Node, npm, and API Connect must be installed,
Check if the â€˜apicâ€™ tool is installed, by running â€˜apic -vâ€™ from the commandline. If not installed, follow the installation instructions, here.
Test if QAVideos (part 2) is running correctly by typing â€˜apic startâ€™ in the root directory, open a browser and go to â€˜http://0.0.0.0:4001â€™ in your browser.
Table of Content
The OAI Definition File
Create the Extended Data Model
Open API Initiative (OAI, based on Swagger)
The OAI is based on Swagger.io, an API Framework. The OAI is an open API definition standard. Frameworks like API Connect use the OAI definition file to generate the server, client, data model and documentation.
MQTT is a publish-subscribe messaging pattern with a light-weight footprint, ideal for IoT devices. This tutorial will create a basic workflow via an MQTT Broker from device client to application server and back. To avoid any hardware dependencies in this tutorial I will simulate the device client and implement it as a Node.js server. The application server will also be a Node.js server.
Setup an MQTT Broker
Register a Device on the MQTT Broker
Create an API Key on the MQTT Broker
Create the IoT Device Client
Create the IoT Application Server
Publish Data from Client to Application via Broker
Send Commands from Application to Client via Broker
Check if the ‘apic’ tool is installed, by running ‘apic -v’ from the commandline. If not installed, follow the installation instructions, here.
Get the source code for part 1 of this tutorial and follow the installation instructions for QAVideos Release v1.0.0. First clone the repository, then make sure you fetch all the remote tags to your local repository, and then checkout the v1.0.0 tag. git clone https://github.com/remkohdev/qavideos.git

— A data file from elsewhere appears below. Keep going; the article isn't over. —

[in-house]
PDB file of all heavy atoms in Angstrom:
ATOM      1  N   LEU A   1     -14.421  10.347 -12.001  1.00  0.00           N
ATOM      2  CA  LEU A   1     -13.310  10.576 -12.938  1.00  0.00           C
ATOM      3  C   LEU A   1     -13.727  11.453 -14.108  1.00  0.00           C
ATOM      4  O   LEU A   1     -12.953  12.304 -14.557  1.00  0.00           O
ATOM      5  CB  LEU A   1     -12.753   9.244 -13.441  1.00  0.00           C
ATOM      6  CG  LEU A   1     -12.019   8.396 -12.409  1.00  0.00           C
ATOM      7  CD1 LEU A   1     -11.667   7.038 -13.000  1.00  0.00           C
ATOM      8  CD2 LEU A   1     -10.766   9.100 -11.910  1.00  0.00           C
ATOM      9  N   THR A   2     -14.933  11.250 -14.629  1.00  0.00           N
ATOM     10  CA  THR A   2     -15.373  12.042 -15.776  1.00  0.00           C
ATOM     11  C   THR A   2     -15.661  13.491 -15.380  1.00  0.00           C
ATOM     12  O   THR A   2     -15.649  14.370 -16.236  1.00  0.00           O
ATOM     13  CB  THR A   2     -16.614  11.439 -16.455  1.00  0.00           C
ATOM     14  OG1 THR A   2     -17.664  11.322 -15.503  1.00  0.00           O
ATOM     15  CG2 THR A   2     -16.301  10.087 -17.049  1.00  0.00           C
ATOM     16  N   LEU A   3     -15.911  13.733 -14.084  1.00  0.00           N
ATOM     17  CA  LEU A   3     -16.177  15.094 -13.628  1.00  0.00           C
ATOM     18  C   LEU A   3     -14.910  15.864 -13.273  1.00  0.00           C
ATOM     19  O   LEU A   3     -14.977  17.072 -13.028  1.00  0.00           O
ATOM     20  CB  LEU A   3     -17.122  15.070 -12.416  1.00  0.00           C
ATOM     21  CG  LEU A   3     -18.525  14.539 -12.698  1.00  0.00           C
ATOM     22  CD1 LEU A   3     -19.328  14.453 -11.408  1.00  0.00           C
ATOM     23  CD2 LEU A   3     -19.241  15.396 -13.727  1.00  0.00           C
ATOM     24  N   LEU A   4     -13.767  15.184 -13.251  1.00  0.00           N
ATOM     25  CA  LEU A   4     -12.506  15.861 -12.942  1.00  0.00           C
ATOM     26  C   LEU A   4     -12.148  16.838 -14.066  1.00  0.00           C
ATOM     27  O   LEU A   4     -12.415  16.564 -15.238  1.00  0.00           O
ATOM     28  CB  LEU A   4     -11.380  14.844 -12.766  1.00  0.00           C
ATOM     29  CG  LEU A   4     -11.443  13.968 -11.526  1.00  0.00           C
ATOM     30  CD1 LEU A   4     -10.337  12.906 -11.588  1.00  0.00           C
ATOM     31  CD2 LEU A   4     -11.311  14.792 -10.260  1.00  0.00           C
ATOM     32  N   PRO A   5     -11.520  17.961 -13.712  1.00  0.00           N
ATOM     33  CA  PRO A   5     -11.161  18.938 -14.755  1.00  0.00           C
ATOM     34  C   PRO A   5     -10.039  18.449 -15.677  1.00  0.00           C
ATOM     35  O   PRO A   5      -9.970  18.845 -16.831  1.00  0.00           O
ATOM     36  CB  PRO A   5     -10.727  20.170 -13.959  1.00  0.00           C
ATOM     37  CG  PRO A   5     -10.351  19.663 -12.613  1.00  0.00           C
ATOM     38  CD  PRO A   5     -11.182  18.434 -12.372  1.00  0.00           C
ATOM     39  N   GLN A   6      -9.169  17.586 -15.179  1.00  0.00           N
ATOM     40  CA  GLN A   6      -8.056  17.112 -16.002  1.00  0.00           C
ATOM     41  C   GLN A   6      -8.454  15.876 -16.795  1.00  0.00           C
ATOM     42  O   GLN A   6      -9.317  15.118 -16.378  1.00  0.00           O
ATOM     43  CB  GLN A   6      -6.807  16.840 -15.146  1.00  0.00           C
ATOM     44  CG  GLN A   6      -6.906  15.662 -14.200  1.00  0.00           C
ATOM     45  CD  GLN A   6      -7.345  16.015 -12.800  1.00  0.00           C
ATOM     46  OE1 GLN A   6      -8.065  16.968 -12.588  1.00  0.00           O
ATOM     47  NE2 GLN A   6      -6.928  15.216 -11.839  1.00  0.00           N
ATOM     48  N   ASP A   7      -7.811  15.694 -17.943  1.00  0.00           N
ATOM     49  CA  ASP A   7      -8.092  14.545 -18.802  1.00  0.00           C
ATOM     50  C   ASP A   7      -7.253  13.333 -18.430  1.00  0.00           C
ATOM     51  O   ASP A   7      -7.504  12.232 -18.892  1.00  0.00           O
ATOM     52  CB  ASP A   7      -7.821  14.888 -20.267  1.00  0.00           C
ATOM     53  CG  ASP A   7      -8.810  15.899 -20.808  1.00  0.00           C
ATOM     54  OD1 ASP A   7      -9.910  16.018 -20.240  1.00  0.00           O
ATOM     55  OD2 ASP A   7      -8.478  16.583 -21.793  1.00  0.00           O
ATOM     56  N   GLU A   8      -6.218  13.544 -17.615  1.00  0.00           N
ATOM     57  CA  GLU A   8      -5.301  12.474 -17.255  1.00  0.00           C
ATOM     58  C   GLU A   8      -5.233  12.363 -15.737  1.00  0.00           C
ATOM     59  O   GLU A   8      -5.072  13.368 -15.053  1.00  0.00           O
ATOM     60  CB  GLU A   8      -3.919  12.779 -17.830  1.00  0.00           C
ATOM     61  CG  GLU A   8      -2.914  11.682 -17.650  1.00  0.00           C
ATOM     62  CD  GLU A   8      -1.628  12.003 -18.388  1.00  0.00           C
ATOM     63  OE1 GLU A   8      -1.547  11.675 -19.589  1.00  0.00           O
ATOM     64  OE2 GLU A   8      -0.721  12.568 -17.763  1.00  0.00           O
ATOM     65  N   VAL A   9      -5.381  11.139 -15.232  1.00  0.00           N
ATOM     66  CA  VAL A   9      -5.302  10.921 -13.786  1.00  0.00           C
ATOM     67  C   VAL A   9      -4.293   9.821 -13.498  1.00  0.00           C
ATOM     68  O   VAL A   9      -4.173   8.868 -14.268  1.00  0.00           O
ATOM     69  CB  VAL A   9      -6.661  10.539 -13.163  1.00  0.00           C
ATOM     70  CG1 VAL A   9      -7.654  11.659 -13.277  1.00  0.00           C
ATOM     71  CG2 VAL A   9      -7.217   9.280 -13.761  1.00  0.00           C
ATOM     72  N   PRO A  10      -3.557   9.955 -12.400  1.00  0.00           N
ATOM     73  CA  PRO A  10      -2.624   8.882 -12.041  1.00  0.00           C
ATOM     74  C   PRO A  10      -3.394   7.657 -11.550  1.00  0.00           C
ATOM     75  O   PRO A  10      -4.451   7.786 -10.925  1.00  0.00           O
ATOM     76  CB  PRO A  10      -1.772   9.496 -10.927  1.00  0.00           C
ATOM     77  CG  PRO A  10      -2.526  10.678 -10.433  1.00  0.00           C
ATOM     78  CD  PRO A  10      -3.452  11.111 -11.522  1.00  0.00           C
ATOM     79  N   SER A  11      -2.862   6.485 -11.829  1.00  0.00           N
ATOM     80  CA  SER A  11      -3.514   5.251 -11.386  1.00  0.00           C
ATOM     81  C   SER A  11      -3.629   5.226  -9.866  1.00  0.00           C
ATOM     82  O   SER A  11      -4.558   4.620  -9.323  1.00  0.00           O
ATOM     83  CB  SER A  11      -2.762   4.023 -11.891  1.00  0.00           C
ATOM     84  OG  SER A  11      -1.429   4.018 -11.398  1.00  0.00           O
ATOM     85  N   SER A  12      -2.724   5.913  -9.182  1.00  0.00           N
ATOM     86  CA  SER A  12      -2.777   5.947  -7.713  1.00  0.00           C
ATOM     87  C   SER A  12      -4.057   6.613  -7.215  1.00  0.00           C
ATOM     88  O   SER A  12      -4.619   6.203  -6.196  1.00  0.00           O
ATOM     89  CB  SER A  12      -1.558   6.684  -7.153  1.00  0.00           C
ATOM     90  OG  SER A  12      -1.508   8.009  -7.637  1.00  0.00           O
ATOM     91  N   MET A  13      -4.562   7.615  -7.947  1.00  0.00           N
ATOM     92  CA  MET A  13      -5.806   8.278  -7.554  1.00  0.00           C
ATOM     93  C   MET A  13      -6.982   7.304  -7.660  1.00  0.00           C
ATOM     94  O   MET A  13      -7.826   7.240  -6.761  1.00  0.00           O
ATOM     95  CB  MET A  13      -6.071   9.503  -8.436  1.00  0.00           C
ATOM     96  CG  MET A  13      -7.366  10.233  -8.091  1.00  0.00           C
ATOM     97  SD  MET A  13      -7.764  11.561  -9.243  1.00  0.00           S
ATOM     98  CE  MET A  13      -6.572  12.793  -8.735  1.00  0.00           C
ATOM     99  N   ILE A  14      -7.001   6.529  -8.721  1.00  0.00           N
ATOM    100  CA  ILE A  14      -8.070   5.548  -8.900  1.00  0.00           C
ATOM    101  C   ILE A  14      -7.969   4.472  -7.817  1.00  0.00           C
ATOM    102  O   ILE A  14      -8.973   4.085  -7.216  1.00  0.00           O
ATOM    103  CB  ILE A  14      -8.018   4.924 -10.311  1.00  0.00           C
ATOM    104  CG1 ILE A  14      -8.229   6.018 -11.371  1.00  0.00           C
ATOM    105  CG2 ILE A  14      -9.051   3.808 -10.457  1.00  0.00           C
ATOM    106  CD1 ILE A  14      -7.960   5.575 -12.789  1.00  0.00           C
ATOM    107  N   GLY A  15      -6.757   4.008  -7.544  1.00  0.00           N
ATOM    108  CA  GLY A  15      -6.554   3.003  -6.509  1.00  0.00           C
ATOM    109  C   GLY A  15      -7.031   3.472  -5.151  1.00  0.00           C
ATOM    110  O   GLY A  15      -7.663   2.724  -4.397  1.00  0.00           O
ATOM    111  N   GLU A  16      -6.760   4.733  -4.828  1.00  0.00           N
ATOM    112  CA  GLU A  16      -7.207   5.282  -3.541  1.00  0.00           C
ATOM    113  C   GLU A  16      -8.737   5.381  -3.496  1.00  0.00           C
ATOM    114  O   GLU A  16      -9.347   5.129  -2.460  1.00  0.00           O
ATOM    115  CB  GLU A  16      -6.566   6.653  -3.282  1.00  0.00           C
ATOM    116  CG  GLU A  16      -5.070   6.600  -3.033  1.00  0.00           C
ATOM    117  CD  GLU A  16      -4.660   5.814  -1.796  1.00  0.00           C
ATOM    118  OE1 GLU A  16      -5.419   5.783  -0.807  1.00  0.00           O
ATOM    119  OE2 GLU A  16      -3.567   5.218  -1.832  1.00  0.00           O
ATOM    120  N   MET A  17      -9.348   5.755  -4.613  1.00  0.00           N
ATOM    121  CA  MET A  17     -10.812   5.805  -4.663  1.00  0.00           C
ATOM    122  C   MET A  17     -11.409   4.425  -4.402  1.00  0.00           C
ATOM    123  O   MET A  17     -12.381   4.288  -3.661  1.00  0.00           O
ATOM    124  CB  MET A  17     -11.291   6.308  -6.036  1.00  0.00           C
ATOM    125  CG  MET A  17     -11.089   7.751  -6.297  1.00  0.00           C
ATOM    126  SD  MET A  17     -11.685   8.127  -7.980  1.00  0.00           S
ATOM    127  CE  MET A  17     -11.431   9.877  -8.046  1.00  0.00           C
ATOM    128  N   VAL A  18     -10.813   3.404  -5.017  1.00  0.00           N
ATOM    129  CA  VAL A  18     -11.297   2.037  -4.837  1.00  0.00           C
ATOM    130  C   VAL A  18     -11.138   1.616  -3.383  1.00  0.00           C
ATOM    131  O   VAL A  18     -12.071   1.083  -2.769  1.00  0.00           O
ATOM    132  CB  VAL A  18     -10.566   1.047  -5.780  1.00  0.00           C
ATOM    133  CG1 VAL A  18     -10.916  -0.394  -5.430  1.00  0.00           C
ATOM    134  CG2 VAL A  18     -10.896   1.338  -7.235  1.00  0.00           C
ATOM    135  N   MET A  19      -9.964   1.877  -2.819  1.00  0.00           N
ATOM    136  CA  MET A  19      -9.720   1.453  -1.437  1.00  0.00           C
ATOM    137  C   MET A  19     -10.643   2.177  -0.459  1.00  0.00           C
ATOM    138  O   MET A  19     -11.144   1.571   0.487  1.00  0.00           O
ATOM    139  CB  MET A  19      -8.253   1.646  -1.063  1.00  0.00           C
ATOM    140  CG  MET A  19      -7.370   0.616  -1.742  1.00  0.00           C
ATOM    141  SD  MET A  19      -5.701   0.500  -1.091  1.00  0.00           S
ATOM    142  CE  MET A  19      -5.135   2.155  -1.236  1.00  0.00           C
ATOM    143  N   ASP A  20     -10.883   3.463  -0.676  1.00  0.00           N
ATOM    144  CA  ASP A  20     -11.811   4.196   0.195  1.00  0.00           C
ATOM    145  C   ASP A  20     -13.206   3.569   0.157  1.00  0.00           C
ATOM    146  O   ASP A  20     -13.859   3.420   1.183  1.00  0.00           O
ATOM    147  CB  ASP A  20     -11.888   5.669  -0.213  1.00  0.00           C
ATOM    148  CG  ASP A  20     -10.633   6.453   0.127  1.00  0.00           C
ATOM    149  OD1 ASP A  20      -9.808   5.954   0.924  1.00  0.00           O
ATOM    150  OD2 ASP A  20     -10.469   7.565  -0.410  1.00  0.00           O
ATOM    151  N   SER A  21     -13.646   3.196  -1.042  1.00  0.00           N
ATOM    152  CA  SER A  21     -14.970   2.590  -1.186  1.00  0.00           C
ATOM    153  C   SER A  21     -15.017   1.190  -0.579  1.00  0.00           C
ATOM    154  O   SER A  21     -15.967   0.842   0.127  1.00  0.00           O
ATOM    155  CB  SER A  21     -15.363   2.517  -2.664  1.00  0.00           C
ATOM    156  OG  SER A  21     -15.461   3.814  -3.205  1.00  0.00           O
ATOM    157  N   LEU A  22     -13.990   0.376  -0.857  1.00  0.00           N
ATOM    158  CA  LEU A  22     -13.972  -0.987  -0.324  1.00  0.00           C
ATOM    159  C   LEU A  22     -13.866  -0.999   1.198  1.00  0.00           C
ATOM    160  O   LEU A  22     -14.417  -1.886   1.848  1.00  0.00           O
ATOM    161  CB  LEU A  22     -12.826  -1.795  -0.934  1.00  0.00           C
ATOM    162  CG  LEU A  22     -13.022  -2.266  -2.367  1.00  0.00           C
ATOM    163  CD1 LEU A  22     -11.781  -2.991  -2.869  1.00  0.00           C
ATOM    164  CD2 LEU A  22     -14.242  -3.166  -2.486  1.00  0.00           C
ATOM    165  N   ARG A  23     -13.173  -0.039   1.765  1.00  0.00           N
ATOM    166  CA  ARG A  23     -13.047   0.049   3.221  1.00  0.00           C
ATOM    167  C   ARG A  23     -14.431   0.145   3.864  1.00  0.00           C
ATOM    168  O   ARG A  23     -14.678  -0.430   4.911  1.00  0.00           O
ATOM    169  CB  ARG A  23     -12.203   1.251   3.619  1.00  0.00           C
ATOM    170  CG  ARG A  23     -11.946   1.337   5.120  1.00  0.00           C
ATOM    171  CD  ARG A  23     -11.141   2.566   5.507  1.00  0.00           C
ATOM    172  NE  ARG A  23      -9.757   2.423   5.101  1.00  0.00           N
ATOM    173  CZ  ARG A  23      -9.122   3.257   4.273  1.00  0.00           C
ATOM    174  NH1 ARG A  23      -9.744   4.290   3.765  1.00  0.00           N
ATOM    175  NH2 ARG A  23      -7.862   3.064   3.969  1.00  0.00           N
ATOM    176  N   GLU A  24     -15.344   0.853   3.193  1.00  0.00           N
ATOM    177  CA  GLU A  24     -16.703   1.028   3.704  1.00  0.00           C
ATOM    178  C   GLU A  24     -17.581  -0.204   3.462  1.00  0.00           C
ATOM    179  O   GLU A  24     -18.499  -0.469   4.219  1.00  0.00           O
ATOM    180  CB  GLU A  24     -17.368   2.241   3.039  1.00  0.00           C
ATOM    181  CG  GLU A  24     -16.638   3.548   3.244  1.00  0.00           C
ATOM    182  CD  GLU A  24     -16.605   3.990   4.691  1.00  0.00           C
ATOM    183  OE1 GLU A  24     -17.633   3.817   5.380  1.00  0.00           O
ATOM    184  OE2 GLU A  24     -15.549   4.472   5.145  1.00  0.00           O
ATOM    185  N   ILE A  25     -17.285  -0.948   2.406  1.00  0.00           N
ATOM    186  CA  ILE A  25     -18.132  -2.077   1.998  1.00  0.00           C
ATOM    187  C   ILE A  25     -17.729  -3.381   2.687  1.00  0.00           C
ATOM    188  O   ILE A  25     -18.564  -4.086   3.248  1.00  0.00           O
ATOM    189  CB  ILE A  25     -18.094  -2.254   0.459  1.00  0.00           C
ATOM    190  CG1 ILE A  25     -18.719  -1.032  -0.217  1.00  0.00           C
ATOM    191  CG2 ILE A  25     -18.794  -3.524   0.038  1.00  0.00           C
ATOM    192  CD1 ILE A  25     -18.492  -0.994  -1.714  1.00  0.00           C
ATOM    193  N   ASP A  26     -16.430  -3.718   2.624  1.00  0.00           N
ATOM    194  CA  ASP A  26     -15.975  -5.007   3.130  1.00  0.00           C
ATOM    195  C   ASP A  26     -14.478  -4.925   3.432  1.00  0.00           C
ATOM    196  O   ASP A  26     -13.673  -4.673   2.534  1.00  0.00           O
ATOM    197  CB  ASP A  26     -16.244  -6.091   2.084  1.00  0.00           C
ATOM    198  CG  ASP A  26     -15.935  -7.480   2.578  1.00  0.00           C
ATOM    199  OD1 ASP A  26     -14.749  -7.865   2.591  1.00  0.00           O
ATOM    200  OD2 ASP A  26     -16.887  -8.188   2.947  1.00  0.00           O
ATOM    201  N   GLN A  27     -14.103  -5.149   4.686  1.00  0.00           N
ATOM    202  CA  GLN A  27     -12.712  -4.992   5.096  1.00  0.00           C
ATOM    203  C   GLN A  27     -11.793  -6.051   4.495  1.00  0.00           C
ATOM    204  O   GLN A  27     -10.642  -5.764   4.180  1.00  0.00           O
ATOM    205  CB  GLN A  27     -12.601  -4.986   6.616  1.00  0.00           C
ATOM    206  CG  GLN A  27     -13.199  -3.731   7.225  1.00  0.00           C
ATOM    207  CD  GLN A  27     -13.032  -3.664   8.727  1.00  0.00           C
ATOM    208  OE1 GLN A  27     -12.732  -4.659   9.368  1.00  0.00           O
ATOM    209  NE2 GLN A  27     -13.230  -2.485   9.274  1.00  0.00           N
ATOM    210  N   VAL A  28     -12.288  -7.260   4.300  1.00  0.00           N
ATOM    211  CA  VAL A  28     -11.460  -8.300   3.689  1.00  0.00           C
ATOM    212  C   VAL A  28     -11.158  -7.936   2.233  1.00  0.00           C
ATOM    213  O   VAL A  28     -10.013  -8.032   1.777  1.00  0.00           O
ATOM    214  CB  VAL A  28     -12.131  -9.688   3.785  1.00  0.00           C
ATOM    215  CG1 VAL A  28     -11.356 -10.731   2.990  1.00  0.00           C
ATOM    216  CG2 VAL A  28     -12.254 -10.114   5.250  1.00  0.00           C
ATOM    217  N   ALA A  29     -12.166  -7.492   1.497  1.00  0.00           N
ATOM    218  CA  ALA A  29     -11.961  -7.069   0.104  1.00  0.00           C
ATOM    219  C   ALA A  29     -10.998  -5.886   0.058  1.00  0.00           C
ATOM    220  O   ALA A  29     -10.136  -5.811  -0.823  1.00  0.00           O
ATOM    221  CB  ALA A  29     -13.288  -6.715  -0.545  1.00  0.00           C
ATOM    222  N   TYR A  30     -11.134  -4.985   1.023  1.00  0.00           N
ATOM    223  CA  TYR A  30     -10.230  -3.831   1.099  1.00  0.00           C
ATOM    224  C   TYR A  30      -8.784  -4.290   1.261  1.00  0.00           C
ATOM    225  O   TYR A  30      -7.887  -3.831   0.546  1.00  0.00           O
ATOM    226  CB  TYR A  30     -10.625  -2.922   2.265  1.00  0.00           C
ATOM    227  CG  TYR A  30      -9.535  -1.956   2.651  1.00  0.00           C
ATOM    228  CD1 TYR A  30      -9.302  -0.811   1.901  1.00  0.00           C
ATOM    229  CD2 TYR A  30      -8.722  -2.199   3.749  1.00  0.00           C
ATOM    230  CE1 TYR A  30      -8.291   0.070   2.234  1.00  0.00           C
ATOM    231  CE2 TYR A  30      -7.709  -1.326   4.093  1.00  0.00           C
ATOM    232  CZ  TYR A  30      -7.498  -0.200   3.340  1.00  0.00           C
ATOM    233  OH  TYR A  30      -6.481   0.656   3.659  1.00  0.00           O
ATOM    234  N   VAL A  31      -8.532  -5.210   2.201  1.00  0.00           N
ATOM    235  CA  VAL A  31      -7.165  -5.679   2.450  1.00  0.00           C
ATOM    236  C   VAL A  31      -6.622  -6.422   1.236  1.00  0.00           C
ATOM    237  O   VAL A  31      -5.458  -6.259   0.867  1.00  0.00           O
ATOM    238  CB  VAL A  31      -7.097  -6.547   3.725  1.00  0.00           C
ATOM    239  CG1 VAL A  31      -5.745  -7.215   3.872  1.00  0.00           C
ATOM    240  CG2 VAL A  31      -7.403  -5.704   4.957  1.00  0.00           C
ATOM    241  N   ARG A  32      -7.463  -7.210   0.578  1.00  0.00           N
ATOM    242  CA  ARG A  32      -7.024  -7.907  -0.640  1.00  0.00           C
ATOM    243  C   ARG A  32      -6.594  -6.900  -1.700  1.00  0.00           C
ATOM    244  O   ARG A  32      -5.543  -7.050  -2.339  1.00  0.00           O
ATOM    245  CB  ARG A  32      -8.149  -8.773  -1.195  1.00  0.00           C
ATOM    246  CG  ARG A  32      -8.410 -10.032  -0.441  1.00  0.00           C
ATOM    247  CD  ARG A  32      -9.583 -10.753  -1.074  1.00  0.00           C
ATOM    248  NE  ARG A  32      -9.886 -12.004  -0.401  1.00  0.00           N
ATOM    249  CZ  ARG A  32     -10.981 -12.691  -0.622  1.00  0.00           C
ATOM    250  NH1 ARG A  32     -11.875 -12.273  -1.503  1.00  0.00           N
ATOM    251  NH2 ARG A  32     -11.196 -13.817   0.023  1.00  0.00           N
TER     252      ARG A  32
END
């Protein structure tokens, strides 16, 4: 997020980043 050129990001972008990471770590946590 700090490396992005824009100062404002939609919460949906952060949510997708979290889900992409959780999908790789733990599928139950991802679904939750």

git fetch --all --tags --prune
git checkout tags/v1.0.0
Table of Contents
Create Data Model
Add Video Functionality
Add Data Source
1. Create Data Model
First, test if QAVideos (part 1) is running correctly. Open a commandline, change your directory to the root directory of your QAVideos application, type ‘apic start’, and browse to ‘http://0.0.0.0:4001‘ in your browser.
Now, I want to add a custom model ‘Video’ so that users can manage their list of videos. To do this, I create a model for the Video with the ‘apic’ tool, and define the relationship between Video and User (a User can own many videos), and specify the access level of Users to Video objects using an Access Control List (ACL). Continue reading →
QAVideos (1) â€“ Adding User Management to Node.js. Part 1 creates the ‘StrongLoop’ application with built-in User and Role management with authentication, with an API layer based on Open API Initiative (OAI), formerly Swagger.io, and I add an Angular.js based web UI.
The initial design of the QAVideos application is very simple. A user can register, login and logout. An authenticated user can create, update and delete videos to the platform and see a list of their videos. Unauthenticated users can see all videos.
If you are not familiar with IBM API Connect (formerly StrongLoop), it is an API platform for Node.js and includes Loopback to quicly compose and manage APIs, and use graphical tools like the API Connect Designer to create, edit, manage and deploy your APIs. I will use the Loopback library that is part of API Connect to compose the model and the APIs.
Create a Node.js with Express.js AppCreate a Git repository and clone to localhostAdd Angular.jsAdd BootstrapAdd MongoDbAdd JadeAdd an API for GET /peopleConnect to MongoDbCreate a sortable table with Angular
Create a Node.js with Express.js App
I will be using Bluemix to host, build and deploy my Node.js application and the MongoDb service. I am developing on my localhost for unit testing before I upload my application to Bluemix, but you can also use the online editor and online Git instead.